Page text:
The other day for no apparent reason I sudden had a shock of fear go down my spine that I didn’t have enough money for my retirement. I worried that I had made a horrible mistake and that I should have worked longer and saved more money before quitting. There was no particularly logical trigger for the feeling of mild panic that passed through me and the feeling left me shortly afterwards. Yet it did make me double check a few numbers to prove to myself (again) that we had enough money for years.
So as I looked at my account balances and faced the fact that I am in fact fine for the next few years then I relaxed back to my usual state of calm. In reality nothing had changed about our situation during this episode, it was merely a bit of doubt stuck in my brain and likely the result of me adjusting to our changing sources of income.
Previously with my old job, I knew there was risks with a job as your major source of income. I knew you could get laid off, shifted to another job, or have a rollback in wages or cut in benefits (I honestly had experienced all of those during my career at some point). Yet I understood those risks because I had been living with them for a long time. So oddly comfortable with those risks.
Now that we are mostly living off our investments I have a different set of risks. We could see a stock market correction, cuts in dividends from companies we own or drops in our bond portion of our investment portfolio. These aren’t new risks but I honestly didn’t pay as much attention to them in the past because with my old job we had other sources of income to cover expense when those events occurred. Now I’m feeling those risks more acutely than in the past.
The reality is you don’t have less risk once you retire. You just changed which risks you are managing. Yet oddly some of the same principles you learned getting to retirement still apply such as it is better to have multiple sources of income (not just investments or just a job). Which is why partly my wife continues to run her daycare from our home and I continue to run my little publishing business. Neither produces much income but it does help balance out the risks of sudden investment swings. Also both businesses give us something to do and provide options for socialization with others. We do them because we like to and less because of the income they produce.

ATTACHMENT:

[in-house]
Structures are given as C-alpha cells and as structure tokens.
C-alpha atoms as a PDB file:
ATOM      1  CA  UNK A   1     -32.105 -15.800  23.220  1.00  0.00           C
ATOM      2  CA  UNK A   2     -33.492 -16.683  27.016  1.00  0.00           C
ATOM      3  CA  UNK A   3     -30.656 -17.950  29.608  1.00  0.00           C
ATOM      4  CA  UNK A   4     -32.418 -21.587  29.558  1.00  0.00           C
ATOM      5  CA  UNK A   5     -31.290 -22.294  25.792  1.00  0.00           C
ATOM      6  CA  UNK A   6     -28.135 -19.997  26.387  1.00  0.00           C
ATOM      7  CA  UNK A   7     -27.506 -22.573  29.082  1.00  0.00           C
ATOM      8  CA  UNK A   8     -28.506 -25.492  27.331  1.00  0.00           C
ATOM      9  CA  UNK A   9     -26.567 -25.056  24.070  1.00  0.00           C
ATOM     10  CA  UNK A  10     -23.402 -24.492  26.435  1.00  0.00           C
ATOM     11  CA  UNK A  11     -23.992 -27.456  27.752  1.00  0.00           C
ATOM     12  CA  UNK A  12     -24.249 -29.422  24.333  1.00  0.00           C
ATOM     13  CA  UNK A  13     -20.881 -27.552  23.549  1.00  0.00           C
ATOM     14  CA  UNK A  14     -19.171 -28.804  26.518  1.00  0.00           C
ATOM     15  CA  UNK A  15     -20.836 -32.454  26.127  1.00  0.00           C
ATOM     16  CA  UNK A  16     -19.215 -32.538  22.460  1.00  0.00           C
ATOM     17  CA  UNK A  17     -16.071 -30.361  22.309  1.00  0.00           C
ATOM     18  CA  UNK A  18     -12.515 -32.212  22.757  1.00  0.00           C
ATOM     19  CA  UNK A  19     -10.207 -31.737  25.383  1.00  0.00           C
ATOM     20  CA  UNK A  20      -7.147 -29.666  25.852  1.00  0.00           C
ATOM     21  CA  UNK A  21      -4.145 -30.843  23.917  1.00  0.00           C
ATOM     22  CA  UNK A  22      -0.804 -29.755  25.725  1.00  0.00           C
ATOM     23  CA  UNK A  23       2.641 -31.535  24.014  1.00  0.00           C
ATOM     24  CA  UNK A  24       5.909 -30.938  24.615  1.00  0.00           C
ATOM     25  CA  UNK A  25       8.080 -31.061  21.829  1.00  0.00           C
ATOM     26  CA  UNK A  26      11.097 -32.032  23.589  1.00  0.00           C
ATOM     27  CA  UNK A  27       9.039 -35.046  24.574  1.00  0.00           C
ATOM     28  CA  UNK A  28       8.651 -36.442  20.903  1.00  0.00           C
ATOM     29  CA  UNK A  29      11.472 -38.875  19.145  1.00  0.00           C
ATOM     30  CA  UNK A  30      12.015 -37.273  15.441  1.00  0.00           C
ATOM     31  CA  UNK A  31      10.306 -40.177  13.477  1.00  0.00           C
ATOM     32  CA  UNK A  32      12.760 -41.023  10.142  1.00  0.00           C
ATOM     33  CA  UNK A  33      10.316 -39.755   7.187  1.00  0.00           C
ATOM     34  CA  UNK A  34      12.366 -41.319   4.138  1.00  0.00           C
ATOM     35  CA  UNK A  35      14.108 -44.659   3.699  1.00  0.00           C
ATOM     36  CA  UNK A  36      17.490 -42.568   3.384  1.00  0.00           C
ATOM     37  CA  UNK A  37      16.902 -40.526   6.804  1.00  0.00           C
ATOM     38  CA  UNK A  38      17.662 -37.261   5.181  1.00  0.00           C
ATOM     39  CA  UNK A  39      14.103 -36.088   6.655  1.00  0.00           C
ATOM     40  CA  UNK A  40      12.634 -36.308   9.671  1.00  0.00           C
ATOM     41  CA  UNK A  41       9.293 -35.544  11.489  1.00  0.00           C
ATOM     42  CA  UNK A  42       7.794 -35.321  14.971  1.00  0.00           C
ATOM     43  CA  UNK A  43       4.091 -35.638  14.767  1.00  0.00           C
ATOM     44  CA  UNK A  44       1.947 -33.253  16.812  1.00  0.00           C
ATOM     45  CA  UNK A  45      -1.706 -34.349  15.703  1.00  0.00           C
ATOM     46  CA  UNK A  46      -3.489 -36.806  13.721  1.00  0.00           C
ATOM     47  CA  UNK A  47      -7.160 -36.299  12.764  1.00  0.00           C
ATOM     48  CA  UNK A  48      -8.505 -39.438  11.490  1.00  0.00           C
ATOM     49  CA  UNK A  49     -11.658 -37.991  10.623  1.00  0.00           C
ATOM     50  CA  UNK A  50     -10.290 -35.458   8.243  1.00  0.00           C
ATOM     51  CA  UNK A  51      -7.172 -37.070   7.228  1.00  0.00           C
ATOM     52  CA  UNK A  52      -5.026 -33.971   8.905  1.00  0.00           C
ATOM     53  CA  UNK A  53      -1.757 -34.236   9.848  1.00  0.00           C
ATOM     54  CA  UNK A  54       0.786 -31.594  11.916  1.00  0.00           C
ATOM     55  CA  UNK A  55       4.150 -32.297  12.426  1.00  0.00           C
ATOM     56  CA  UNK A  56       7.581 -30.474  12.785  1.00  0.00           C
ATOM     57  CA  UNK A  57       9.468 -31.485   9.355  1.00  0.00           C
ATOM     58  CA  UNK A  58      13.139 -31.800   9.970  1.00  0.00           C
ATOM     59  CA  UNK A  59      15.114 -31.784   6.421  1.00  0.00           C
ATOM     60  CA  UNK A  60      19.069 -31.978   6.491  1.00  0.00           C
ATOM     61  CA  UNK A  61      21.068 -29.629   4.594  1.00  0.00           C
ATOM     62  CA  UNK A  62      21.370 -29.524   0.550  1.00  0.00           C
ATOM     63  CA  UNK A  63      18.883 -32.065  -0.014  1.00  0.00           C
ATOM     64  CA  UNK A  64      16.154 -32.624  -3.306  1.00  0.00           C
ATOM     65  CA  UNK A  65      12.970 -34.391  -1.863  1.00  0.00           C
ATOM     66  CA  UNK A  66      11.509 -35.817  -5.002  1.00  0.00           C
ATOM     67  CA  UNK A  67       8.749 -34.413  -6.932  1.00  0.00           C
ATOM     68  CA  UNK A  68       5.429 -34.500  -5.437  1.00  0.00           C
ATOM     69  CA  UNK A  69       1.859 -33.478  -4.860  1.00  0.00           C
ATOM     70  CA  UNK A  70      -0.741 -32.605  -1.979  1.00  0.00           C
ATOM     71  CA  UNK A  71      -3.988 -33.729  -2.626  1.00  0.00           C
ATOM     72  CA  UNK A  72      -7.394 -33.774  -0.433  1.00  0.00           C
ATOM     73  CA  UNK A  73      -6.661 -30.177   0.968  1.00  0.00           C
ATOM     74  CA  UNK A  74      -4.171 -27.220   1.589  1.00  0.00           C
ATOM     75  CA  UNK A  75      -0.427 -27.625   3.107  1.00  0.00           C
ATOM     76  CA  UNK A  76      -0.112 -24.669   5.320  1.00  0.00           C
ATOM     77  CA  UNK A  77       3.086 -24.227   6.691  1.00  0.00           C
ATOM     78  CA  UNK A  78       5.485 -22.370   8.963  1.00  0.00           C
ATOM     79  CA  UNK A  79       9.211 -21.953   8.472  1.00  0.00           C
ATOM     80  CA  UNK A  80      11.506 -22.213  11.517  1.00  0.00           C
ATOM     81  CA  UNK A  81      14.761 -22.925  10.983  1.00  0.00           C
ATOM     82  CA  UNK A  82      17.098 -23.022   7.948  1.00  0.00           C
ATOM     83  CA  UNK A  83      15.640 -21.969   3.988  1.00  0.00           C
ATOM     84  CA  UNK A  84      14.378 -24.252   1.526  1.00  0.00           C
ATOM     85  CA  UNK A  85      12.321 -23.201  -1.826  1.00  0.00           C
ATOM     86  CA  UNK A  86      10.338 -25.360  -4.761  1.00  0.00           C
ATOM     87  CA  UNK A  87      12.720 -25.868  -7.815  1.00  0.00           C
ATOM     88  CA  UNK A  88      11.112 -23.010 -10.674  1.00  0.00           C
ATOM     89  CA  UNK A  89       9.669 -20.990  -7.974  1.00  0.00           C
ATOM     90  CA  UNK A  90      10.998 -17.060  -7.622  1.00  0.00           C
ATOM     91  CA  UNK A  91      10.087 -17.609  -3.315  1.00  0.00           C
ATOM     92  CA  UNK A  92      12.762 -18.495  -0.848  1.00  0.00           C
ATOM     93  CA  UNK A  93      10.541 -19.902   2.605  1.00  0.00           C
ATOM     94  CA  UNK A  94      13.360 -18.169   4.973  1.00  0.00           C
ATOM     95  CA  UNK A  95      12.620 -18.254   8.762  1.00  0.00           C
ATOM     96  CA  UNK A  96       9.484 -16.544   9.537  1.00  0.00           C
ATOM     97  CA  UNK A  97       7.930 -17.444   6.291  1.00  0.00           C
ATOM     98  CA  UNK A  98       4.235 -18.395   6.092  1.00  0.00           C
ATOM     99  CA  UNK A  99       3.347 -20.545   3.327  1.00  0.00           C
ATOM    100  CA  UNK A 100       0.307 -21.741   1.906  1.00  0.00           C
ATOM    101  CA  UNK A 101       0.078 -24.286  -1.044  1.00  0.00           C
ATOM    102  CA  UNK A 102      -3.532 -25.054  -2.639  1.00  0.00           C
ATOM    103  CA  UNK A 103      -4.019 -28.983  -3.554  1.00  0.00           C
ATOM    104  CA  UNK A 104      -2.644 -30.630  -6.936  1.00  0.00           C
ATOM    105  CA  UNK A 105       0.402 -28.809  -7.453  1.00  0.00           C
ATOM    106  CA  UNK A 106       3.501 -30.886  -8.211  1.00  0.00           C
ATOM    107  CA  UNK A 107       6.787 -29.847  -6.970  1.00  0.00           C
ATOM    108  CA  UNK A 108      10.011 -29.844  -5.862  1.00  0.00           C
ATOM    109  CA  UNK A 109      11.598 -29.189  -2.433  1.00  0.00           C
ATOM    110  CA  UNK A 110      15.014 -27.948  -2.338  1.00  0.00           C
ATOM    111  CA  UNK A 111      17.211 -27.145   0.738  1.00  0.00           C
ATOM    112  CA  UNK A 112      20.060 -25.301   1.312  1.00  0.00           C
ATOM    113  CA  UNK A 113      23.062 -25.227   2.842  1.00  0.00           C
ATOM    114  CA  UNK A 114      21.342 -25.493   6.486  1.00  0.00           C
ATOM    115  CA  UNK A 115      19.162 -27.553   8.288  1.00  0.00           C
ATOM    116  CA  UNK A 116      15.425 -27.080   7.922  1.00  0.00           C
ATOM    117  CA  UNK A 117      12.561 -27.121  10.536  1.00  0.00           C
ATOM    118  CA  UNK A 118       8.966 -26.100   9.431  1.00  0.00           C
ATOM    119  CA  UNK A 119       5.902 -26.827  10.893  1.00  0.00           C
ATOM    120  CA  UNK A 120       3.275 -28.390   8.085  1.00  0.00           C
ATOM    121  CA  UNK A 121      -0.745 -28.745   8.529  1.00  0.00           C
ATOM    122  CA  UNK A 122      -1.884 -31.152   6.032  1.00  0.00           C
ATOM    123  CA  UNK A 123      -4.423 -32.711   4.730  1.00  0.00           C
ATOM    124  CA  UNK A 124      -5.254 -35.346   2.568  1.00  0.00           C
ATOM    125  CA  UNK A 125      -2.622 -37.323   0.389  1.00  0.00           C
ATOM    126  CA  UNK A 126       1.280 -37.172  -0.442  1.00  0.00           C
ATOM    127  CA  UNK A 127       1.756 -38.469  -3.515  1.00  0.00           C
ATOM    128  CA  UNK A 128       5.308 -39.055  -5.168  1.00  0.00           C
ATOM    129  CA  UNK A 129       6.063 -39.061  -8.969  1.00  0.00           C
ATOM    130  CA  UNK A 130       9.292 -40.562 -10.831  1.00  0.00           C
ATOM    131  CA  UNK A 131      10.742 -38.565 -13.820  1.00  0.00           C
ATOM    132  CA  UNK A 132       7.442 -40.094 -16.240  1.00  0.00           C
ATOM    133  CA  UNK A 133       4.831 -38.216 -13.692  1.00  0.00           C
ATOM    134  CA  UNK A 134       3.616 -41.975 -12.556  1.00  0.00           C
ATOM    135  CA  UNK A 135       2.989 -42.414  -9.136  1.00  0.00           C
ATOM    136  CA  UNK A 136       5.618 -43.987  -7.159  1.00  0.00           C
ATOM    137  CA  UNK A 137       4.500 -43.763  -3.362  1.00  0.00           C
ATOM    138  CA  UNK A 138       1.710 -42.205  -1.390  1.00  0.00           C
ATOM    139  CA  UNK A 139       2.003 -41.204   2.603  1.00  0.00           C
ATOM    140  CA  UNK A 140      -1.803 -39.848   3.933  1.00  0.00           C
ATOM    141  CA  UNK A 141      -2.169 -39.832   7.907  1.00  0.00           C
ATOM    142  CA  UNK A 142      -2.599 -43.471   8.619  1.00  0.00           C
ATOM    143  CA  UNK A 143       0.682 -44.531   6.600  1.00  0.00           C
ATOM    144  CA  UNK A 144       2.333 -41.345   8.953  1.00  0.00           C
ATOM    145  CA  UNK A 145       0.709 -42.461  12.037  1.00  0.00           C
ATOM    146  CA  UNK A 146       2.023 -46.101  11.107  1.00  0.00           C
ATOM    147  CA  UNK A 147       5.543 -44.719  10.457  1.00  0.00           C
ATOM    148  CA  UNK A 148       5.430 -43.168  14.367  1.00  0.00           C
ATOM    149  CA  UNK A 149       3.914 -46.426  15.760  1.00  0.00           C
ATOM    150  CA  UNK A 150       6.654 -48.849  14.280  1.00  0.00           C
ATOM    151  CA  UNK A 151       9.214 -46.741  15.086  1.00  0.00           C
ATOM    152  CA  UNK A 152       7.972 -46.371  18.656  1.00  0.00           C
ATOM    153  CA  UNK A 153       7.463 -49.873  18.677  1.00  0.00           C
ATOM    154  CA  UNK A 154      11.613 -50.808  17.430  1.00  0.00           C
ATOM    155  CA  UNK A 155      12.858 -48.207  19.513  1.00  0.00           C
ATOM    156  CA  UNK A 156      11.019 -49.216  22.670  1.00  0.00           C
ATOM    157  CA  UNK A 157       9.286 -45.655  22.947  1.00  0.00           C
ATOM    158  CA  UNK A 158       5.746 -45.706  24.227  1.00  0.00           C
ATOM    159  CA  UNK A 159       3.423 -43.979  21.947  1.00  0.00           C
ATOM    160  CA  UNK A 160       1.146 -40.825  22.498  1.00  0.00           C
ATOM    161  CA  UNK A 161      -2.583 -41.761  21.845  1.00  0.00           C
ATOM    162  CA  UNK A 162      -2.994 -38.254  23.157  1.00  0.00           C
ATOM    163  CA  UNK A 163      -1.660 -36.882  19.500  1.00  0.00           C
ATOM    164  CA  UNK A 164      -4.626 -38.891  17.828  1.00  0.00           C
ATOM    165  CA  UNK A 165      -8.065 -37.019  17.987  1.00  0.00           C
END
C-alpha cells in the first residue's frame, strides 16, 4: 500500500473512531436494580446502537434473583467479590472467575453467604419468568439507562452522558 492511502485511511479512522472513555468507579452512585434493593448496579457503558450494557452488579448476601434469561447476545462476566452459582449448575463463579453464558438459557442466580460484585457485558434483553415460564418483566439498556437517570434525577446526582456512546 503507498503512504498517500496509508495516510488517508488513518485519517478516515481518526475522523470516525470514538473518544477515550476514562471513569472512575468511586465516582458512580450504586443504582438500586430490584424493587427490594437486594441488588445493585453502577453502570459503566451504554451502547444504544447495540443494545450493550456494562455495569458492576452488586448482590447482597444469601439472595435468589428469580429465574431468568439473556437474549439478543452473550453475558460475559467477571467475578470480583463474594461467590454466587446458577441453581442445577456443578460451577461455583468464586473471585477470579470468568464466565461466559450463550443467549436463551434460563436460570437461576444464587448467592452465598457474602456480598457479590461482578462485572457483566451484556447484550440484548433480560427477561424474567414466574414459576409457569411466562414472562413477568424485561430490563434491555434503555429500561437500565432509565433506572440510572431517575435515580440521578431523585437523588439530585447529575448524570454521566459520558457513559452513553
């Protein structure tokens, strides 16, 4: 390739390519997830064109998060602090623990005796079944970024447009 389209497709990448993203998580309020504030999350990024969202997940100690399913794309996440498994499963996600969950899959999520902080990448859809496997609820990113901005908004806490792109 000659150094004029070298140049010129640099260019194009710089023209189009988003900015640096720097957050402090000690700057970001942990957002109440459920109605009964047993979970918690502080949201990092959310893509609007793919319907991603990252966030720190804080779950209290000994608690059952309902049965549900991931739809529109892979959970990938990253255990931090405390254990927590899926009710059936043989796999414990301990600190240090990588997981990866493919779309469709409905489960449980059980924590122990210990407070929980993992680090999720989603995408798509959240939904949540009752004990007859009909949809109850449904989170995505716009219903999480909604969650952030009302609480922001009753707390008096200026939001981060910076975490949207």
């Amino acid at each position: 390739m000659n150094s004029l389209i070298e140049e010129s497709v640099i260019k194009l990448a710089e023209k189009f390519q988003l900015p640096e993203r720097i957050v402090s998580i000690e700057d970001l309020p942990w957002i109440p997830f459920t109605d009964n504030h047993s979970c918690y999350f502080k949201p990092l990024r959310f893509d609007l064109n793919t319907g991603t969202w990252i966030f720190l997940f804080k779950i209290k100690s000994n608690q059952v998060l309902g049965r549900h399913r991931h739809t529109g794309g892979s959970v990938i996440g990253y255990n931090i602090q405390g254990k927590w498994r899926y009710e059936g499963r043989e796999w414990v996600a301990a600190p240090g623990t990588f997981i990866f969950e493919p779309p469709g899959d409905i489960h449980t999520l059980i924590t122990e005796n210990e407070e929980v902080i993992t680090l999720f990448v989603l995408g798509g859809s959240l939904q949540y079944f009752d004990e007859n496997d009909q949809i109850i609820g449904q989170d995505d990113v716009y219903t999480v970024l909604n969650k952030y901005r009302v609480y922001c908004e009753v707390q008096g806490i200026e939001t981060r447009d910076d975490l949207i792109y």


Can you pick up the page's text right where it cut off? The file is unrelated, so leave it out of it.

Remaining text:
One other things that hit me during my little panic feeling was I asked myself the following question: what is the worst thing that could happen? This is a great question to force yourself to face what you are fearing. And in my case the answer was simple: get a job. Notice the word ‘job’. I don’t have to go back to my old career or employer begging for a job. I can find something, somewhere that I might enjoy a bit and brings in some money. Honestly with our relatively low expenses making even $10 to $15K a year makes a huge difference to balancing out our spending. And if that truly became required it isn’t really the horrible of a fate…hell it’s sort of normal for most people my age (including myself until recently).
In the end, I’ve come to realize these little flares of panic or worry are just me adjusting to my new normal. Nothing on a fundamental level has changed in my situation other than my thoughts and luckily those can be changed rather easily.
So do you think you would have problems living just off your investments? What would you do to help balance your risks?
Some times you read the right book just at the right point in your life and then interesting things start to happen to you. I recently had this occur to me when I borrowed The Art of Non-Conformity by Chris Guillebeau. Chris’s name might be familiar as he has written the online manifesto “A Brief Guide to World Domination” which is the inspiration for the book.
The subtitle of the book is “set your own rules, live the life you want and change the world.” Basically Chris is trying to teach people that you don’t have to just live a conventional life of: get some post secondary, get a job you don’t really like and buy crap you really don’t need and save for a distant retirement.